Talbert Regional Park is located North and South of Victoria Street in Costa Mesa between Pacific Avenue and the Santa Ana River. North Talbert consists of 91.5 acres and South Talbert is approximately 88.5 acres.
The park is divided into six separate plant groups, identified as "zones" and based upon the progression of plant groups and changing conditions found along the Santa Ana River. The first zone is designated "Intensive Use Area" and the plant material has been selected based on use instead of its origins on the site. The second zone, a "Border Planting" zone is planted with vegetation designed to maintain boundaries and screen the embankment of the Greenville-Banning Channel. Another zone, the "Coastal Strand" consists of gentle slopes and dunes, a habitat largely destroyed by the advance of civilization in the area. The "Native Grassland" zone is the largest zone in the park and provides opportunities for wildlife habitats. An "Alluvial Woodland" zone contains a wide variety of plant and animal life and is the most secluded area in the park. Finally, the "Wetland Zone" consists of the southern 14.8 acres of the park and contains elements of riparian woodland and mulefat scrub.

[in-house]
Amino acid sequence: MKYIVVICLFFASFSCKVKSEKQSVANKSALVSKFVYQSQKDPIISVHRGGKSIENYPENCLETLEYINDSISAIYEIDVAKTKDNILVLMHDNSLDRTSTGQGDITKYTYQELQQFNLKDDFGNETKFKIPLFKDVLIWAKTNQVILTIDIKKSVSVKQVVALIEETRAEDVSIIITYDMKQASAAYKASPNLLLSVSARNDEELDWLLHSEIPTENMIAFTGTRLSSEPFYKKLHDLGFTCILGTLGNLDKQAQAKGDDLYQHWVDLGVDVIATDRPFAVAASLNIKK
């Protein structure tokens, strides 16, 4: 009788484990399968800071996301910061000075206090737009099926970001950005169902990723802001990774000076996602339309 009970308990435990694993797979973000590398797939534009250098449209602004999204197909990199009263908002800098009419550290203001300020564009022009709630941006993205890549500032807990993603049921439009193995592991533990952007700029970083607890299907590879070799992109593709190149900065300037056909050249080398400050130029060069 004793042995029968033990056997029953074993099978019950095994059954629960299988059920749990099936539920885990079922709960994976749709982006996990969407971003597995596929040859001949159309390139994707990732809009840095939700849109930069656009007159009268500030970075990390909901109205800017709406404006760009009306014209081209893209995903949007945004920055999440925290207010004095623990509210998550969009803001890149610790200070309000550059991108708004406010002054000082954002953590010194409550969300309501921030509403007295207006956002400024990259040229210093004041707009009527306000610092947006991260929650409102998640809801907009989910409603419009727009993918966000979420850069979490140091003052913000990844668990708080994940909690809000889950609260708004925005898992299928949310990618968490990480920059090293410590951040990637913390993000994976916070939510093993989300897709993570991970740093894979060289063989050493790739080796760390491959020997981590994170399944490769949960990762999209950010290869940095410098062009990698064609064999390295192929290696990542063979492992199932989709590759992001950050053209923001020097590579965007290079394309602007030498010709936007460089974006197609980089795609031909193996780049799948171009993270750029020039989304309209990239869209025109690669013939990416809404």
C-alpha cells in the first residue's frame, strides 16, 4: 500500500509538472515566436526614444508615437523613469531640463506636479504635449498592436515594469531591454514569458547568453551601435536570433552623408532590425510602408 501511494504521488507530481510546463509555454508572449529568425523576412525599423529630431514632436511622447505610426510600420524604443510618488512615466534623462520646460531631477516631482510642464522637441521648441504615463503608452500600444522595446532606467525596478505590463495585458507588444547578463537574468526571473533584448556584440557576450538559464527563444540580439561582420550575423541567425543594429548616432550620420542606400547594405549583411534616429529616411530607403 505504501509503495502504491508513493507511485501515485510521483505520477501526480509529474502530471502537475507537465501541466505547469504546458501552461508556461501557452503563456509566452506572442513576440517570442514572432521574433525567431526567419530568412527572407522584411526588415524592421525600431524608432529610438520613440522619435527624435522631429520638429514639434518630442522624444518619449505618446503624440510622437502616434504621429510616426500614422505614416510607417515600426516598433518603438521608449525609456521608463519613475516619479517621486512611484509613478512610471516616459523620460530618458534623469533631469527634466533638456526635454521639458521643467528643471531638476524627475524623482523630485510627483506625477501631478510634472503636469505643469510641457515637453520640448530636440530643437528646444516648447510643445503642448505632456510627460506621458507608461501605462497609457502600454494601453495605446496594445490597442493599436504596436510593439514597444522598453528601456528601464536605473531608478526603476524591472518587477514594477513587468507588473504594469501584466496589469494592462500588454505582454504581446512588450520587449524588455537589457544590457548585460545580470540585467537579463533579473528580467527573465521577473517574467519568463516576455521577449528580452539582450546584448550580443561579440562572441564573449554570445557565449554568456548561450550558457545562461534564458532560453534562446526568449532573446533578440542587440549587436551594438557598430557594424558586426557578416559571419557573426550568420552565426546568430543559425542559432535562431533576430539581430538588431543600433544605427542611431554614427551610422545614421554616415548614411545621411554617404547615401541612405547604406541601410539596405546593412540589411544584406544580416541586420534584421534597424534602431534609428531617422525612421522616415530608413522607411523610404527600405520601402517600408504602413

The park consists of a small active park that allows picnicking and informal recreation, while the trail system allows for observation of natural resources and linkage to other parks up and down stream along the Santa Ana River. Group use within the habitat areas is permitted by guided walks and individual use is facilitated by interpretive signage.
March 1, 2018
Habitat Restoration Begins at Talbert Regional Park
Starting March 19, OC Parks and habitat restoration specialists will begin a pampas grass removal project at Talbert Regional Park, South of Victoria Avenue. Park visitors may experience some temporary trail closures during this time. Learn more about the Talbert Regional Park by reading the full Habitat Restoration Plan
The Polyphagous Shot Hole Borer (PSHB) is an invasive beetle that attacks common native and landscape trees, leading to branch dieback and overall decline. This can have a devastating effect on local trees, and you may see some being treated or removed in County parks.
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